Time To Read: 3-4 minutes
Highlights: Common Place Book, Ryan Holiday (author)
I don’t think it is a surprise that most people feel they don’t have the time to read or that they read to slow. But the real issue is not time or speed but retention. I read incredibly slow. But I read with intent. That is why is it more important to worry about WHAT I am reading and HOW I am retaining it. I, and you, should hold your time to be precious. You can’t predict how someone will ingest the contents of a book. But I can identify the people, themes or outlets that I feel are trusting and set myself to read something of value for me. This is a simple tool but a powerful one. If you are not enjoying or engaged in a book stop reading it. It takes every morsel of my strength to close that book and not return to it. But allow yourself that freedom. Sometimes a book is just not meant for you. If you force it on yourself it wastes your time and the authors because you are not their audience. While this won’t improve your reading skills it will improve the quality of your reading.
After you have the books or content you want to read, start reading. But remember that reading isn’t meant to be passive. It should provoke thoughts, it should invoke insights, questions and notes. Highlight passages that resonate with you. Write questions that you have about the contents or terminology. Don’t be afraid to mark the book up. Or on an e-reader use the highlight and note features to release you thoughts as you read.
Throughout the whole book be an active participant. Don’t worry about the validity or sense of your thoughts or highlights. This isn’t the time to evaluate whether or not these pieces are worth retaining just yet. Once you finish reading the first thing you do it go back through the book again. But this time you focus on what stuck out in your mind. Reread the passages you highlighted or underlined. Read your notes and thoughts. Read them several times if necessary. Here is where you need to be harsh on yourself. Be vicious on what you decide to keep. When something still holds strong or spurs connections or thoughts pen it to paper. More specifically to notecard.
I was always doing this in a pseudo form. But when I was introduced to the idea of a commonplace book by Ryan Holiday it made the process tangible. It was a process that was used by prominent historical figures like Thomas Jefferson as he was preparing for political speeches. The transposing of thought to paper concretes it. You are filing it away in a box but also in your mind.
There are numerous applications for wanting to remember these pieces of content. For me is started out as a memorable quote. I found myself stuck repeating a quote of Ernest Hemingway, “There is nothing noble in being superior to your fellow man; true nobility is being superior to your former self”, and wanted to remember it for myself. For me I could highlight it in a book but unless I returned back to that book later it would fall into the recesses of my mind. But the act of transferring it to paper brings more validity to remembering it. After that categories of those cards started to form themselves. Quotes. Terminology. Travel. Love. Politics. Family. Passages started to relate and find themselves within these categories. When the passage resonated further or spurred any idea I would still copy it down but then arrow it onto the back and fill my thoughts that related to it.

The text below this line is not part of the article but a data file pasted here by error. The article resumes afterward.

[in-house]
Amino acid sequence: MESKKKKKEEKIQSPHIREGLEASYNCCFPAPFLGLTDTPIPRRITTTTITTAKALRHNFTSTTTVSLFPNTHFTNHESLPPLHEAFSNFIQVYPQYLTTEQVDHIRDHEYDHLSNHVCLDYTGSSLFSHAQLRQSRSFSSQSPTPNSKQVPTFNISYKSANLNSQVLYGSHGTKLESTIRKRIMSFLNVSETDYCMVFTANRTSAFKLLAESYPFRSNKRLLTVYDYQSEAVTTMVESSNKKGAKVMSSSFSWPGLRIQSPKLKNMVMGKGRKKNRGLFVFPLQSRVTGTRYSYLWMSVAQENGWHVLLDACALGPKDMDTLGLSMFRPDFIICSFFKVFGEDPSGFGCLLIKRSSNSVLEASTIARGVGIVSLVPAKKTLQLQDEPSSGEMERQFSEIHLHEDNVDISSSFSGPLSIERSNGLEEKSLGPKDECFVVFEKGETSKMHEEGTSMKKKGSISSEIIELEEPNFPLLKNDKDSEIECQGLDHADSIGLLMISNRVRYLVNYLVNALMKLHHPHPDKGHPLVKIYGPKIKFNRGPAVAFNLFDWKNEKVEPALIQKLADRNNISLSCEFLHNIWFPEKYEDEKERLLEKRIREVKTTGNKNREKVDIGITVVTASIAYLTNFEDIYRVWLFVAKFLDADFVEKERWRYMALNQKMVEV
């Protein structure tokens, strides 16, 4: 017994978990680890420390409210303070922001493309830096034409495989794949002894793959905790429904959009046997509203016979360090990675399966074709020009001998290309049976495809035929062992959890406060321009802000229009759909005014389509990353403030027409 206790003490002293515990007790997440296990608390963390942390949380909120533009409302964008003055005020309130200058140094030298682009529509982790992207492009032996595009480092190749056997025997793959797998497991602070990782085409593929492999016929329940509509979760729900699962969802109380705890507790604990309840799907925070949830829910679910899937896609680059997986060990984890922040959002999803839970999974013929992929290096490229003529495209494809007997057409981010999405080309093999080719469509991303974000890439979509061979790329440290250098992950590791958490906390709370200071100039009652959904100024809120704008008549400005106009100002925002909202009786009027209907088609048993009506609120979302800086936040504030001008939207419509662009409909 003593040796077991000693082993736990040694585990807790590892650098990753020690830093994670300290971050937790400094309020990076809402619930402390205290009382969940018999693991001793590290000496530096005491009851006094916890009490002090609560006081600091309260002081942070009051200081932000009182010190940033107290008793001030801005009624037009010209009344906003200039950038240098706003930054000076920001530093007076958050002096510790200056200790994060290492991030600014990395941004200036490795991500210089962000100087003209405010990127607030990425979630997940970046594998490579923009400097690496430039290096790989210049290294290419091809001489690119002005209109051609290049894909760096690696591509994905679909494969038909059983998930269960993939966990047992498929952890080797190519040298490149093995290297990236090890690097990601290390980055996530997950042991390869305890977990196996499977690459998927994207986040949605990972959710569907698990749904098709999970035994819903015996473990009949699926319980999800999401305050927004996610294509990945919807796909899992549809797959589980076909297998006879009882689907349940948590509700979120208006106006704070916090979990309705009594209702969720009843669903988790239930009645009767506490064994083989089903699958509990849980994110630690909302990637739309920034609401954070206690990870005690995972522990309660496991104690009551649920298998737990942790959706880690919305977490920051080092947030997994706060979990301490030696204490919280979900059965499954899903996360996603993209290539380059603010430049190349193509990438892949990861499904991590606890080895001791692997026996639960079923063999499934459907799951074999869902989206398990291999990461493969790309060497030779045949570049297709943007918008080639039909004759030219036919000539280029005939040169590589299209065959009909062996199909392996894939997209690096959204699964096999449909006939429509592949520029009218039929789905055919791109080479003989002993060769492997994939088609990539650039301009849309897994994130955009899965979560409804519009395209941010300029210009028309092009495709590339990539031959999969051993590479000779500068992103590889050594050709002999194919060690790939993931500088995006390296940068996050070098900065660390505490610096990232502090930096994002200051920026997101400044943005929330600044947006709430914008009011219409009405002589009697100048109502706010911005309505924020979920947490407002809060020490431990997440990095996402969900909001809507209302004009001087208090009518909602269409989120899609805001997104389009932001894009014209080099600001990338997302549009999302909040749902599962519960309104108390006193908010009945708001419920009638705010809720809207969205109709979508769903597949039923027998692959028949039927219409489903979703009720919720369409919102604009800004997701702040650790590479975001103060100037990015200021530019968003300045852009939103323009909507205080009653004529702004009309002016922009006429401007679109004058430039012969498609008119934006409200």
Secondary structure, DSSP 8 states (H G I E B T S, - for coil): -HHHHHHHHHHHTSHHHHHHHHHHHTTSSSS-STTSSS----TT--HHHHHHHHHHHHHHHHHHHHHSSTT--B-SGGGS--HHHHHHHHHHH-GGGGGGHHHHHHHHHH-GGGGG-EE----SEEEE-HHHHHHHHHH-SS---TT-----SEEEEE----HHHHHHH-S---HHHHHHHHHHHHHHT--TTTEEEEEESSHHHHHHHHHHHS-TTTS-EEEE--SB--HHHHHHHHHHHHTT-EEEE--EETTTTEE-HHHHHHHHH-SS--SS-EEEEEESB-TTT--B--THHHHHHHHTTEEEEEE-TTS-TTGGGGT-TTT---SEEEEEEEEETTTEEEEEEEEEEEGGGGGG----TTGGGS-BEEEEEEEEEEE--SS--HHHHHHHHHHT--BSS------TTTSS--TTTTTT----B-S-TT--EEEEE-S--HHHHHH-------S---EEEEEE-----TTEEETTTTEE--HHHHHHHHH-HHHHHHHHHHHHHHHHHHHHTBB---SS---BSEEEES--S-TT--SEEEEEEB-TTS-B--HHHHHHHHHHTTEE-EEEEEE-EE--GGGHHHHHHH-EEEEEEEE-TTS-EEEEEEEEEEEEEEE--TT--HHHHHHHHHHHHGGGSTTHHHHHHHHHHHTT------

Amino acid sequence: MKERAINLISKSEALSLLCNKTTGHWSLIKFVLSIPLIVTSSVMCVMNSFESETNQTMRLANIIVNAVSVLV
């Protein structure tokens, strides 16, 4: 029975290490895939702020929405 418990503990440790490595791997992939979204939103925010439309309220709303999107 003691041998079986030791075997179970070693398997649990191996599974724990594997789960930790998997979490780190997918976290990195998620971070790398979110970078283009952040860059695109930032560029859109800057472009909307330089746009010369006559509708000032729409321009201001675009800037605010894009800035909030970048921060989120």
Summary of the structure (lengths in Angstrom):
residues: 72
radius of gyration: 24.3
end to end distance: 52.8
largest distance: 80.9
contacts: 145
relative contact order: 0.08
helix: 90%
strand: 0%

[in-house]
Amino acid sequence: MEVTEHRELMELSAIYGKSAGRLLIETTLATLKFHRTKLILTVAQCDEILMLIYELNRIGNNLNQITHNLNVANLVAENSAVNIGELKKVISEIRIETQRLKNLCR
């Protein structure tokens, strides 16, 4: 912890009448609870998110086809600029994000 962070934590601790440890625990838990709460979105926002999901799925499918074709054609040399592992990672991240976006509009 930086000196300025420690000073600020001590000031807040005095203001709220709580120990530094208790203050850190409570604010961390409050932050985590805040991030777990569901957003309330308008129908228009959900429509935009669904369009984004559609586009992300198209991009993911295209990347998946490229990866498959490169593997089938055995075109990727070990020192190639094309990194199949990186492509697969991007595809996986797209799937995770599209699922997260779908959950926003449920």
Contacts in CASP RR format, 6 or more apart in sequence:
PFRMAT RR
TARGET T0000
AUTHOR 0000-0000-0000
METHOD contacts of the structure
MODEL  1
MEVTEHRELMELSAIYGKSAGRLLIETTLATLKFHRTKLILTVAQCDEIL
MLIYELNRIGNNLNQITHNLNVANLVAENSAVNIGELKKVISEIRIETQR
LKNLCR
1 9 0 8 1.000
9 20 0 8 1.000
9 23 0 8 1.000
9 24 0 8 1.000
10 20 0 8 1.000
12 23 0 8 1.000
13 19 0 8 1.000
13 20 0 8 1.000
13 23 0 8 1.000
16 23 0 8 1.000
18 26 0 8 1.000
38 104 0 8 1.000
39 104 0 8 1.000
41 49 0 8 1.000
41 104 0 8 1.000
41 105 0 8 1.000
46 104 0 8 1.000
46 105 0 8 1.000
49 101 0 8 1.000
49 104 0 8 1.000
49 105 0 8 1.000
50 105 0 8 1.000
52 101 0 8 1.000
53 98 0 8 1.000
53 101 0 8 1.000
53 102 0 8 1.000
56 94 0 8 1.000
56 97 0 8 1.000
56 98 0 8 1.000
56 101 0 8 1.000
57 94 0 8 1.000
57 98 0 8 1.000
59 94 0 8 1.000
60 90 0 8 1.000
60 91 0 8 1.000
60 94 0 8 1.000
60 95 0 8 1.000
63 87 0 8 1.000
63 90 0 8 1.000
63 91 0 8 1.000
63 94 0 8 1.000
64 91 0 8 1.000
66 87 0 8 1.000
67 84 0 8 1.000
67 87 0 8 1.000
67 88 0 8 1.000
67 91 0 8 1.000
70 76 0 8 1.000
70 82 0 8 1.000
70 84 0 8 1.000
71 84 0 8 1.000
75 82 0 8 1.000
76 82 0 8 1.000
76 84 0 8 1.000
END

As it evolved further I would preemptively create categories around an article I was writing, a theme I was investigating or a topic I wanted to educate myself on. This process helped turn me more into an “active” reader. I was looking for correlates or similarities of information that could reinforce or bring truth to that article or topic. The boxes started to grow and become grouped. They became my go to reference back to what was the most important parts of the books I was reading.
This system allows you to have snapshots of what is most important and relatable for you. It is important to remember that volume is not the goal. There is no incentive on reaching quotas or stacking boxes. Quality will always trump quantity. There are times when after reading an entire book a single note card will contain the summation of it. One sentence, one quote. That is a powerful book. Coming away after hundreds of thousands of words with a singular thought means a theme was clearly decided and followed.
Like any decisions you make, once you decide to do something you always decide not to do many other things. So stay with intention when you read. Reading is an activity. Activities need active participants.
If you get one thing only from reading it is summed up in this unattributed quote, “The more you know, the less you need.”